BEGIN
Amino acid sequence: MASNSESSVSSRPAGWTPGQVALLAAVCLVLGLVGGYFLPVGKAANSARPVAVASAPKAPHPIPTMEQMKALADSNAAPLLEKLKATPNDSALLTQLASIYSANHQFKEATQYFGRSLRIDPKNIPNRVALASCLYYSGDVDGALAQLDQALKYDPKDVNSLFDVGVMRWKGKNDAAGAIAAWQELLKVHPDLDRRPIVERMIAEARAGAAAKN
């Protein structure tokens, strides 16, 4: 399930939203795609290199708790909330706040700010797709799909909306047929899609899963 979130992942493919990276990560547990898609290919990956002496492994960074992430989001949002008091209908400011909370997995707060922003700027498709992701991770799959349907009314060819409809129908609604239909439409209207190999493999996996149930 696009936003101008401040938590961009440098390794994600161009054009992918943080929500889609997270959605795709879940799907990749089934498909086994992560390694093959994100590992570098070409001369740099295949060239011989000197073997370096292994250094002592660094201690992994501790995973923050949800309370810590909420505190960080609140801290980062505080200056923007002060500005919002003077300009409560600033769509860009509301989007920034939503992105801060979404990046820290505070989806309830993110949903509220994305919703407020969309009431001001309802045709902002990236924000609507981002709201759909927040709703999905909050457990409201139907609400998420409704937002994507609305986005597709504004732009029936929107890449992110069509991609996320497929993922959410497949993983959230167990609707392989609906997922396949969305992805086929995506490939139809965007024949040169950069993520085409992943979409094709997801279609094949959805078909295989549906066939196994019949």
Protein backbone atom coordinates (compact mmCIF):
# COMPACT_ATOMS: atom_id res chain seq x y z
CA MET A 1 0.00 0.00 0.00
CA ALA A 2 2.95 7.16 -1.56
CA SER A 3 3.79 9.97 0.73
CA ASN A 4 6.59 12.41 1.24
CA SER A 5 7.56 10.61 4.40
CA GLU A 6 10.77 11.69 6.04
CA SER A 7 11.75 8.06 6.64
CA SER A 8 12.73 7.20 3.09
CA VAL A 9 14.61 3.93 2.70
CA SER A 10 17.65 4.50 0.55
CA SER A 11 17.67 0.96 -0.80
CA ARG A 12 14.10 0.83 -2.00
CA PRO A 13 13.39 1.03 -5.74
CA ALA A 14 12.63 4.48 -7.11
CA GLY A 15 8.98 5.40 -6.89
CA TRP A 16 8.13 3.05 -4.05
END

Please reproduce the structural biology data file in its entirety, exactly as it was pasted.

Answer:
Amino acid sequence: MASNSESSVSSRPAGWTPGQVALLAAVCLVLGLVGGYFLPVGKAANSARPVAVASAPKAPHPIPTMEQMKALADSNAAPLLEKLKATPNDSALLTQLASIYSANHQFKEATQYFGRSLRIDPKNIPNRVALASCLYYSGDVDGALAQLDQALKYDPKDVNSLFDVGVMRWKGKNDAAGAIAAWQELLKVHPDLDRRPIVERMIAEARAGAAAKN
């Protein structure tokens, strides 16, 4: 399930939203795609290199708790909330706040700010797709799909909306047929899609899963 979130992942493919990276990560547990898609290919990956002496492994960074992430989001949002008091209908400011909370997995707060922003700027498709992701991770799959349907009314060819409809129908609604239909439409209207190999493999996996149930 696009936003101008401040938590961009440098390794994600161009054009992918943080929500889609997270959605795709879940799907990749089934498909086994992560390694093959994100590992570098070409001369740099295949060239011989000197073997370096292994250094002592660094201690992994501790995973923050949800309370810590909420505190960080609140801290980062505080200056923007002060500005919002003077300009409560600033769509860009509301989007920034939503992105801060979404990046820290505070989806309830993110949903509220994305919703407020969309009431001001309802045709902002990236924000609507981002709201759909927040709703999905909050457990409201139907609400998420409704937002994507609305986005597709504004732009029936929107890449992110069509991609996320497929993922959410497949993983959230167990609707392989609906997922396949969305992805086929995506490939139809965007024949040169950069993520085409992943979409094709997801279609094949959805078909295989549906066939196994019949």
Protein backbone atom coordinates (compact mmCIF):
# COMPACT_ATOMS: atom_id res chain seq x y z
CA MET A 1 0.00 0.00 0.00
CA ALA A 2 2.95 7.16 -1.56
CA SER A 3 3.79 9.97 0.73
CA ASN A 4 6.59 12.41 1.24
CA SER A 5 7.56 10.61 4.40
CA GLU A 6 10.77 11.69 6.04
CA SER A 7 11.75 8.06 6.64
CA SER A 8 12.73 7.20 3.09
CA VAL A 9 14.61 3.93 2.70
CA SER A 10 17.65 4.50 0.55
CA SER A 11 17.67 0.96 -0.80
CA ARG A 12 14.10 0.83 -2.00
CA PRO A 13 13.39 1.03 -5.74
CA ALA A 14 12.63 4.48 -7.11
CA GLY A 15 8.98 5.40 -6.89
CA TRP A 16 8.13 3.05 -4.05